NEP UK: World’s biggest fully-IP sports broadcast production at Wimbledon was “fantastic”
OB and broadcast facilities provider NEP UK has announced its work at Wimbledon, where it delivered technical host broadcast services for The AELTC Championships, went “remarkably smoothly”.
NEP UK deployed Axon’s Cerebrum platform to control and monitor its complex IP workflow for the tennis. This year’s tournament, which was believed to be the world’s biggest fully-IP sports production, saw NEP’s two new state-of-the-art IP OB vehicles in action paired with a modular custom-designed fly-pack to provide the core IP infrastructure and technical facilities. Together the systems become a single integrated solution, allowing greater integration of multiple concurrent feeds and sharing of sources to broadcast the event to an audience that was in excess of one billion in over 200 territories.
Commented Rob Newton, CTO at NEP UK: “Wimbledon was fantastic; it went a lot better than I thought it would! It all went remarkably smoothly; as with any new technology there is a certain amount of nerves around teething problems, but there were remarkably few. This was the biggest broadcast IP system ever put together on the planet, as far as we’re aware.”
He added that the biggest change was for the engineers: “It was a learning curve for our engineering staff. Before they would have been worrying about the quality of the signal, but at Wimbledon, it was all about maintaining the network instead [for IP].”
The complex IP infrastructure, which simultaneously offers dual level UHD, HD-SDI, SDR UHD and HDR UHD, required a reliable and comprehensive control system to seamlessly integrate and manage the latest technologies from GVG, Arista, EVS, Phabrix, Calrec and Evertz in a unified IP workflow. Following extensive trials last year, NEP selected Axon’s Cerebrum as its chosen platform.
Three main Cerebrum systems were deployed within the two trucks and fly-pack, featuring a total of 150 hardware control panels. The fly-pack is now being split into four configurable systems.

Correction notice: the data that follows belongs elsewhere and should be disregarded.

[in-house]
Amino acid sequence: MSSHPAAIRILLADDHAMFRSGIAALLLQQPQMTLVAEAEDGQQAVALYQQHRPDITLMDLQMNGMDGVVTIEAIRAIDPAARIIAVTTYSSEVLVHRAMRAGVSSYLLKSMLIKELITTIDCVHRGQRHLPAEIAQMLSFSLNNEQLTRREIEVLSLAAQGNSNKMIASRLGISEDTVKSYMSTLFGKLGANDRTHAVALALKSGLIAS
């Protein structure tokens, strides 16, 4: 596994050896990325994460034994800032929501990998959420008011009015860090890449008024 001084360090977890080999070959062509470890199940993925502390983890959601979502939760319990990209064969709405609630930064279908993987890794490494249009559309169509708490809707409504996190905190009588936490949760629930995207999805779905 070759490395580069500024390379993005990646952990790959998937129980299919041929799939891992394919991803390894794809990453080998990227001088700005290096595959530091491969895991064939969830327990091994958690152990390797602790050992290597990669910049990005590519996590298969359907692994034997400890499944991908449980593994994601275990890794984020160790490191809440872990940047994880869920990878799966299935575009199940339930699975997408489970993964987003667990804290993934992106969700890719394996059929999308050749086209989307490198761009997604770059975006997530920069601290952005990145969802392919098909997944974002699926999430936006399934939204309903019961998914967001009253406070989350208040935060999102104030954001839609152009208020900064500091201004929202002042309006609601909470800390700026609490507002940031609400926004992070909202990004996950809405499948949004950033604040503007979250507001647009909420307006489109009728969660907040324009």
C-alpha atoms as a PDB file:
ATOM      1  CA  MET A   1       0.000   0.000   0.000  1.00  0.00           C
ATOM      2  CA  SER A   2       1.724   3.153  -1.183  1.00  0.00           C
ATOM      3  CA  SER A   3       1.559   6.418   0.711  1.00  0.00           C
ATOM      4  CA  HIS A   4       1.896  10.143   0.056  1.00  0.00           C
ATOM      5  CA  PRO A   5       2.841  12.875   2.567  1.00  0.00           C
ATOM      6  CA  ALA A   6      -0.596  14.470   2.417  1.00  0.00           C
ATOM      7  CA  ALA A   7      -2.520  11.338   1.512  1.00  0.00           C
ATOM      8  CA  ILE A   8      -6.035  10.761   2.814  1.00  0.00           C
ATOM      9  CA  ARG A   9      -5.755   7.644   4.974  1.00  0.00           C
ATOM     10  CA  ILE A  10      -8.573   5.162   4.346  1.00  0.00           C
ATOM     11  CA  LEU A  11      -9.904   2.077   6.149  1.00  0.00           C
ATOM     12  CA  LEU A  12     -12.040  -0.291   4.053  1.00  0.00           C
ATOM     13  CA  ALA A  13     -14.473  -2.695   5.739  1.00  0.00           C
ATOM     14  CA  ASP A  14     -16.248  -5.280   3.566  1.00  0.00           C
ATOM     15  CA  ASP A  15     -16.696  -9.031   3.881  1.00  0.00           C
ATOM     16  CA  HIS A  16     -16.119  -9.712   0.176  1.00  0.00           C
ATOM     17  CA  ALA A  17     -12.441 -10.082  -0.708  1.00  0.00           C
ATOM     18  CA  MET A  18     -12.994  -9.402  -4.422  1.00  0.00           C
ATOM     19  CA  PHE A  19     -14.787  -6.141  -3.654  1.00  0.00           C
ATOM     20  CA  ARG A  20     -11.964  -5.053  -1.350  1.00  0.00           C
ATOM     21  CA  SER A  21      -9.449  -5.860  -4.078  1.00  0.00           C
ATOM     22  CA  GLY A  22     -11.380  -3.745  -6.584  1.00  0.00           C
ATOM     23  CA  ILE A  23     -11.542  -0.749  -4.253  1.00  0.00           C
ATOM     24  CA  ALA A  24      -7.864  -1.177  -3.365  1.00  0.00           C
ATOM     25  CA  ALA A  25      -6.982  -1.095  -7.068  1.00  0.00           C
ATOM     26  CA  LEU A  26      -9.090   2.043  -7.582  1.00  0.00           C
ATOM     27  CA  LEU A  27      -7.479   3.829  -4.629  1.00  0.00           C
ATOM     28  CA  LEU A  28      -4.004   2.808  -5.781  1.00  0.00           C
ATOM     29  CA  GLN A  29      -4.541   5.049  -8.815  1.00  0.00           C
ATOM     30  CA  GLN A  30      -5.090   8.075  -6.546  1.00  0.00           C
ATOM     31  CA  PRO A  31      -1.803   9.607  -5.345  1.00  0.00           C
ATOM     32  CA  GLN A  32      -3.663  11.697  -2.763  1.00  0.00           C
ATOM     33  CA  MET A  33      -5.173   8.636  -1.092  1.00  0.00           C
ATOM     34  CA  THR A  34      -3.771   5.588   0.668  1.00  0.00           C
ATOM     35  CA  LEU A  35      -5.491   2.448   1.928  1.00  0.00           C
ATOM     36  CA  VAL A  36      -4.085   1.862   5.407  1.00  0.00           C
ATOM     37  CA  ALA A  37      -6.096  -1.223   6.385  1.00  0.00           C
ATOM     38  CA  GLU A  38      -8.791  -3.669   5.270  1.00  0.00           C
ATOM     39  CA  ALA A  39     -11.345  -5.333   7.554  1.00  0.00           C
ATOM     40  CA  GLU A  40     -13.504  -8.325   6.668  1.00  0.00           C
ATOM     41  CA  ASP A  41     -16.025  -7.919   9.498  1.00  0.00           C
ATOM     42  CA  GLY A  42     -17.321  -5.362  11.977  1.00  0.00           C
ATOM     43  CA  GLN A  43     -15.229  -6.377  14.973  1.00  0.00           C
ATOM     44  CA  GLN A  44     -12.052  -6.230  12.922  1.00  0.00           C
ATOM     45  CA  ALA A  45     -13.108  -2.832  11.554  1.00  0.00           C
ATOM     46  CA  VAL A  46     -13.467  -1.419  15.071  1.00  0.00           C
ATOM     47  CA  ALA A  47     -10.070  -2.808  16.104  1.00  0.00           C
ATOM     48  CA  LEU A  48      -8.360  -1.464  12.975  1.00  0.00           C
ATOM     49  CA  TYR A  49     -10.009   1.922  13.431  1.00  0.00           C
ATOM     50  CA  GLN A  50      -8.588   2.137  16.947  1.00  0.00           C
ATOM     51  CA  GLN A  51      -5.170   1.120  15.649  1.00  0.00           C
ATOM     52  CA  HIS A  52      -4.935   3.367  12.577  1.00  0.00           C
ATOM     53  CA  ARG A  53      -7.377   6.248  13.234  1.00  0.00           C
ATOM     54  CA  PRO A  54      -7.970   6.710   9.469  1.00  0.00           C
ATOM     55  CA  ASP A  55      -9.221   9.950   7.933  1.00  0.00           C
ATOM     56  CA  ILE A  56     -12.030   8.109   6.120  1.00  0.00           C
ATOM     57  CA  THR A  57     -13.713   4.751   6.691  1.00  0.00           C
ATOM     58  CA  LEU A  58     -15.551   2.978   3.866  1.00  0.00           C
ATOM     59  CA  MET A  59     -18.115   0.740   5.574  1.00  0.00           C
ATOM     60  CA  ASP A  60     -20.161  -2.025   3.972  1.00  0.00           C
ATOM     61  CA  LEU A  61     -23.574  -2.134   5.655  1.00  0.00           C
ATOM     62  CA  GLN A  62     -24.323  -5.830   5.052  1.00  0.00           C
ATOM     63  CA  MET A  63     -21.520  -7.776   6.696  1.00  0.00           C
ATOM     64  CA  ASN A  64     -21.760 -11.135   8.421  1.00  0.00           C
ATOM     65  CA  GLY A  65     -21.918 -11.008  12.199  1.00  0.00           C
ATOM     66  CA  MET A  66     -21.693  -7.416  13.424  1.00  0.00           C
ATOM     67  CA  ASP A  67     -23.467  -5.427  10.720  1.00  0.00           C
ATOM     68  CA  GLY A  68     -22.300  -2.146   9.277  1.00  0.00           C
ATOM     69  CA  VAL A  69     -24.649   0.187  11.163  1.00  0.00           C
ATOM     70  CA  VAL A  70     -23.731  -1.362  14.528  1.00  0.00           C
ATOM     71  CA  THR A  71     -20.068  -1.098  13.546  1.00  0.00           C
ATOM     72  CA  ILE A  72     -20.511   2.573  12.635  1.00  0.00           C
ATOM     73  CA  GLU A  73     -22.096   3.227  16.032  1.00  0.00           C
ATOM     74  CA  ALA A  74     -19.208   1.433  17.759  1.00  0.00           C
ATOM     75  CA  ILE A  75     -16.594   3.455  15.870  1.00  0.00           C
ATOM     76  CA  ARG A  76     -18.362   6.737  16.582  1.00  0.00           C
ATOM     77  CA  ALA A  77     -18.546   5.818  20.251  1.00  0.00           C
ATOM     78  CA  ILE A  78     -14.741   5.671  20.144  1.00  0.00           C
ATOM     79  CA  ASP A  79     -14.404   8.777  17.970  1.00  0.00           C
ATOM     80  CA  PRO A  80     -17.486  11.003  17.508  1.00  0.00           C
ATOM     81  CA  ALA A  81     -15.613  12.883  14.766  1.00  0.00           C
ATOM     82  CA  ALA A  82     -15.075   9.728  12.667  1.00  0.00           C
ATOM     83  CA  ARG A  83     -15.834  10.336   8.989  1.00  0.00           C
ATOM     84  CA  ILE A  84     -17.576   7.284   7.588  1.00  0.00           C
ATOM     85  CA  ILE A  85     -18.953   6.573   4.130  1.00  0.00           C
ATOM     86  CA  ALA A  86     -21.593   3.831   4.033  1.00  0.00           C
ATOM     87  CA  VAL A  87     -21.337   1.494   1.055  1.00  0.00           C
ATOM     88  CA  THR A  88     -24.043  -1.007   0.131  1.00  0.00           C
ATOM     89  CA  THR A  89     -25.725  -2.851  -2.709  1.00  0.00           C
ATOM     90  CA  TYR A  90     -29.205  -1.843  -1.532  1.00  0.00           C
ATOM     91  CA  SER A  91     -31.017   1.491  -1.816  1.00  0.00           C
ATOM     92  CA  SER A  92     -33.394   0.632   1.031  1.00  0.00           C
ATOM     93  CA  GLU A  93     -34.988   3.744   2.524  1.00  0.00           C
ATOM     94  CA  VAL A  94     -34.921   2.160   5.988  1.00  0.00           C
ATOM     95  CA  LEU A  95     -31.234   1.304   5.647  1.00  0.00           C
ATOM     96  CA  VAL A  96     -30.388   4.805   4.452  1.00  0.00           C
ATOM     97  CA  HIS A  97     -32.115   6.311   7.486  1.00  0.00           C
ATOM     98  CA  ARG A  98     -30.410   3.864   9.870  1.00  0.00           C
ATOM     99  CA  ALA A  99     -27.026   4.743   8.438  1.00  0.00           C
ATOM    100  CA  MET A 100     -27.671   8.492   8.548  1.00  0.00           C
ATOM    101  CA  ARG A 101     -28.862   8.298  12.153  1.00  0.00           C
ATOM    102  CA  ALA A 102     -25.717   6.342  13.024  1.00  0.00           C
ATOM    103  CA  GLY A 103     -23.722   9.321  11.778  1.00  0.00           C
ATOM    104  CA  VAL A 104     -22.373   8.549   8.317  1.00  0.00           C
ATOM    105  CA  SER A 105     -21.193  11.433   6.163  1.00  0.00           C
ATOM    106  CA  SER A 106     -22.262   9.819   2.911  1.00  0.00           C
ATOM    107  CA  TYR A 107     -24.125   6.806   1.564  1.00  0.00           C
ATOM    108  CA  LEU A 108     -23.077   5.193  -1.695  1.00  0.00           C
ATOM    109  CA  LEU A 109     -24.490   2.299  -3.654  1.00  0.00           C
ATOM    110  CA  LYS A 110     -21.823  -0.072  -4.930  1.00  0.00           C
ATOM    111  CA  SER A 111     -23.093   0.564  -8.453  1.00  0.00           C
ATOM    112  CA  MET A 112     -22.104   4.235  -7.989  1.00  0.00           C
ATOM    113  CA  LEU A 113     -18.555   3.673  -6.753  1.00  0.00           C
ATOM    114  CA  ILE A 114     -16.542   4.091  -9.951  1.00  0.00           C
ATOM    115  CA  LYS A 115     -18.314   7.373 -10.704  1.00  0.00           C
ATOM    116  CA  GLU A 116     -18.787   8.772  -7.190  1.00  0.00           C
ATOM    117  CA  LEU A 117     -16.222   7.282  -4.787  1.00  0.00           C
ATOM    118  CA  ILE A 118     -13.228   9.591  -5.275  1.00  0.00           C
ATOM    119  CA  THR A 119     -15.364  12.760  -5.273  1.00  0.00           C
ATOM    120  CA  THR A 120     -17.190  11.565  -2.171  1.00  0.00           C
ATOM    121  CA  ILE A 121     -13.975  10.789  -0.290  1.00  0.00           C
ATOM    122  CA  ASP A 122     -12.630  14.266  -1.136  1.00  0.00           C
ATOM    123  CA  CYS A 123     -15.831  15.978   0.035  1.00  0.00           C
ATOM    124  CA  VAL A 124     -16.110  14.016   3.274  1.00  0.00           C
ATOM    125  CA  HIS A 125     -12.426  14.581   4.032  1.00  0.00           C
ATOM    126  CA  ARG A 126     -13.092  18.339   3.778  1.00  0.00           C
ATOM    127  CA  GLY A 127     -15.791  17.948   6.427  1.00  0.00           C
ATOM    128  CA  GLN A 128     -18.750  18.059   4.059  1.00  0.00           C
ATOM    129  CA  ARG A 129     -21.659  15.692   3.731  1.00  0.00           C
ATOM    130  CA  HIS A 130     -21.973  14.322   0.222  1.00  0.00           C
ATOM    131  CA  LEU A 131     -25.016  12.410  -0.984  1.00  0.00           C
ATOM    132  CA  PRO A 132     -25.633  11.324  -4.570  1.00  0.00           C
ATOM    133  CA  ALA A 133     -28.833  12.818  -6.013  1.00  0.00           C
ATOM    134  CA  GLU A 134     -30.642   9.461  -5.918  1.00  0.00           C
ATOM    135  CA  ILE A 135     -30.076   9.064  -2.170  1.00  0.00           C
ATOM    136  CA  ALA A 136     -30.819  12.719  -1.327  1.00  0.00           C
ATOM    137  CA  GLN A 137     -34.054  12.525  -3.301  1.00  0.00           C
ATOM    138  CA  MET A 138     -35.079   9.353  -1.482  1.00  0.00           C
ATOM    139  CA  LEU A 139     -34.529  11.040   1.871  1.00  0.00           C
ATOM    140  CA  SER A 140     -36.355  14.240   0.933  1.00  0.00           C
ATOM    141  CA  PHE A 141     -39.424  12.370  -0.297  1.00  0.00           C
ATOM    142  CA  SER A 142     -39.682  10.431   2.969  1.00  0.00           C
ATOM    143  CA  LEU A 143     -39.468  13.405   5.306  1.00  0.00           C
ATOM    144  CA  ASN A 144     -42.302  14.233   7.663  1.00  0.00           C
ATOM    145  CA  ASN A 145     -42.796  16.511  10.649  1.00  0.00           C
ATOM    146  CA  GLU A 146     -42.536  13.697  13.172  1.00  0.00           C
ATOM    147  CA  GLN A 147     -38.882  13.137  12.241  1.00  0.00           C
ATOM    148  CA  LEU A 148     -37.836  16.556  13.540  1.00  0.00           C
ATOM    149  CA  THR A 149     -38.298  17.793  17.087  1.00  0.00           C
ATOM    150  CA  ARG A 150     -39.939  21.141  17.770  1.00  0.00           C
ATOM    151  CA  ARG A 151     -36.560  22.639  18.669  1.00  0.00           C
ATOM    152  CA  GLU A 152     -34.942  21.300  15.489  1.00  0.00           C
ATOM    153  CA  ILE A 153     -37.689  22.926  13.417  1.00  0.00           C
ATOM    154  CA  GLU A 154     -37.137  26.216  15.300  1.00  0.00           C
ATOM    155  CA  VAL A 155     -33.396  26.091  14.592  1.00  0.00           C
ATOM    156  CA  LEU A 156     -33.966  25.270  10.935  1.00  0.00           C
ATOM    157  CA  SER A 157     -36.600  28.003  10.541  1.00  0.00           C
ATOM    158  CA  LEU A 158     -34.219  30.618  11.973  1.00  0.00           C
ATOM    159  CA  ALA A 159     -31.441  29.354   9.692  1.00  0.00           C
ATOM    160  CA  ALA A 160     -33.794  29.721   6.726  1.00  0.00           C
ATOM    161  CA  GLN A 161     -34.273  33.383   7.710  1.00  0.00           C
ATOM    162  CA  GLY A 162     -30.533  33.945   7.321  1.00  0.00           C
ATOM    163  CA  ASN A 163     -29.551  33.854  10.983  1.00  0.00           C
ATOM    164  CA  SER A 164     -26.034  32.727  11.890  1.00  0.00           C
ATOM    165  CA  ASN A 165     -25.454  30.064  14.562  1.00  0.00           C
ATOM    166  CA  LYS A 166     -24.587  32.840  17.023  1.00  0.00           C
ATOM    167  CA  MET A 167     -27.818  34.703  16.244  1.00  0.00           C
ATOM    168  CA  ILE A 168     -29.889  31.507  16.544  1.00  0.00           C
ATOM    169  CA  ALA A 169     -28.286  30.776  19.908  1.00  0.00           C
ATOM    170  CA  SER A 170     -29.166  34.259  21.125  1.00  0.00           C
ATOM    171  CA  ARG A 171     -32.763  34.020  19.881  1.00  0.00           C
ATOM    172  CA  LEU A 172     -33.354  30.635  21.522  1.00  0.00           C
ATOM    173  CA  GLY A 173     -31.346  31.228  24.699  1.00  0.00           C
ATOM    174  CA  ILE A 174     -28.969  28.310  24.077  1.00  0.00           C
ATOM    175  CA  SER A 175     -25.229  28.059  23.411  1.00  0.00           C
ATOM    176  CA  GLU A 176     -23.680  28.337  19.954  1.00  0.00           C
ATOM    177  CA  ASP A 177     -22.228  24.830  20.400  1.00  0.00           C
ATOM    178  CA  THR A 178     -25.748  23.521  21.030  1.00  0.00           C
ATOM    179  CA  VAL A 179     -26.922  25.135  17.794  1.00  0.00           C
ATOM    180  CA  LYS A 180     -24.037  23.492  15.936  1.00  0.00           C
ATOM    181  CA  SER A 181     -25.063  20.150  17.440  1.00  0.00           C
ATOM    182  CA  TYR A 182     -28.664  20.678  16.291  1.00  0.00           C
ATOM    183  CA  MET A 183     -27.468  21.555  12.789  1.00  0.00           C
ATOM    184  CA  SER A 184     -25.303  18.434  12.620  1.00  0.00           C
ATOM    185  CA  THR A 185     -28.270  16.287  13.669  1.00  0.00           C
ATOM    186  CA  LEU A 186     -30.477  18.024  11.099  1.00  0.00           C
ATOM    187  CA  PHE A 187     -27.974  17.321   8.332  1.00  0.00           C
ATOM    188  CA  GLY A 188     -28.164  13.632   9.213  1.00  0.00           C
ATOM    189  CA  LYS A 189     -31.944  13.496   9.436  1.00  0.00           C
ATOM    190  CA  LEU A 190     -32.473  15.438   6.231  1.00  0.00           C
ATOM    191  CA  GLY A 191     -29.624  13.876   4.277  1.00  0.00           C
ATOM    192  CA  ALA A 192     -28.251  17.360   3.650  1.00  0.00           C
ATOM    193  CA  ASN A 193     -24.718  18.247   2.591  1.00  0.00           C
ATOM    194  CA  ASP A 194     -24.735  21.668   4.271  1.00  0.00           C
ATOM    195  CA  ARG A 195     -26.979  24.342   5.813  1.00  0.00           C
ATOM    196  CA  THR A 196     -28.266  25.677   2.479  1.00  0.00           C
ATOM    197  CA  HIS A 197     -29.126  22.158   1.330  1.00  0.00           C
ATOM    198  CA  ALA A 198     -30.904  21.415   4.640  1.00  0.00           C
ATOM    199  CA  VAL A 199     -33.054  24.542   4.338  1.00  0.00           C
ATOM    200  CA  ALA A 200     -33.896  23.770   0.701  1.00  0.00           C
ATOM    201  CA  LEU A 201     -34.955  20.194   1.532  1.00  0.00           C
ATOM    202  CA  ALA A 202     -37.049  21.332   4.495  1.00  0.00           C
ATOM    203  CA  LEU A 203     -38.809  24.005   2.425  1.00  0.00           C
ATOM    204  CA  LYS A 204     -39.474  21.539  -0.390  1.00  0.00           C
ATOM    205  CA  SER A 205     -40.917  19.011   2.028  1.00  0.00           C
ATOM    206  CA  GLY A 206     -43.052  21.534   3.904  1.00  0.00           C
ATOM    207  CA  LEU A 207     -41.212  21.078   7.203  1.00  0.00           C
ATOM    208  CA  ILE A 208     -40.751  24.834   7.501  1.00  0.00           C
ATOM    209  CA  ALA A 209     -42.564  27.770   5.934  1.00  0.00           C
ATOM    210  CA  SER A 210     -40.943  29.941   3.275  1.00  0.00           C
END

On Cerebrum, Newton said: “We didn’t have any training on it, it’s all quite intuitive. Our operators found it easy to use. We’re only just scratching the surface of using Cerebrum; the more we use it, the more we’ll learn about it. We can do virtually anything with it; on another job we’re doing, we’re talking about using it to control door locks! We’re very much at the beginning of our adventure with Cerebrum.”
The two 24-camera multi-cast trucks – Venus and Ceres – have already been successfully deployed at major events including The Royal Wedding and will be in action at various prestigious sporting events this summer.
As to how the new IP OBs and fly-pack performed, Newton commented that Ceres’ first job was at the Royal Wedding, where it ran 35 cameras, while Venus had already done a job at that point. He added: “They were great; we had full HDR 4K and HD on parallel mixers on Centre Court, and on Court 1 in HD. The OBs trunked to the central MCR area with two switches using 100GB links so we can access all sources in the two OBs in our central core, and distribute to the other broadcasters on site.”
The redundancy of the new system meant that if one switch was to fail during Wimbledon, the other would easily be able to handle the entire operation. Newton concluded: “We have these massive IP switches which are the heart of the whole thing. They’re identical, so you can switch one off and it all still works; it’s like having two engines in your car. It’s a fully redundant system.”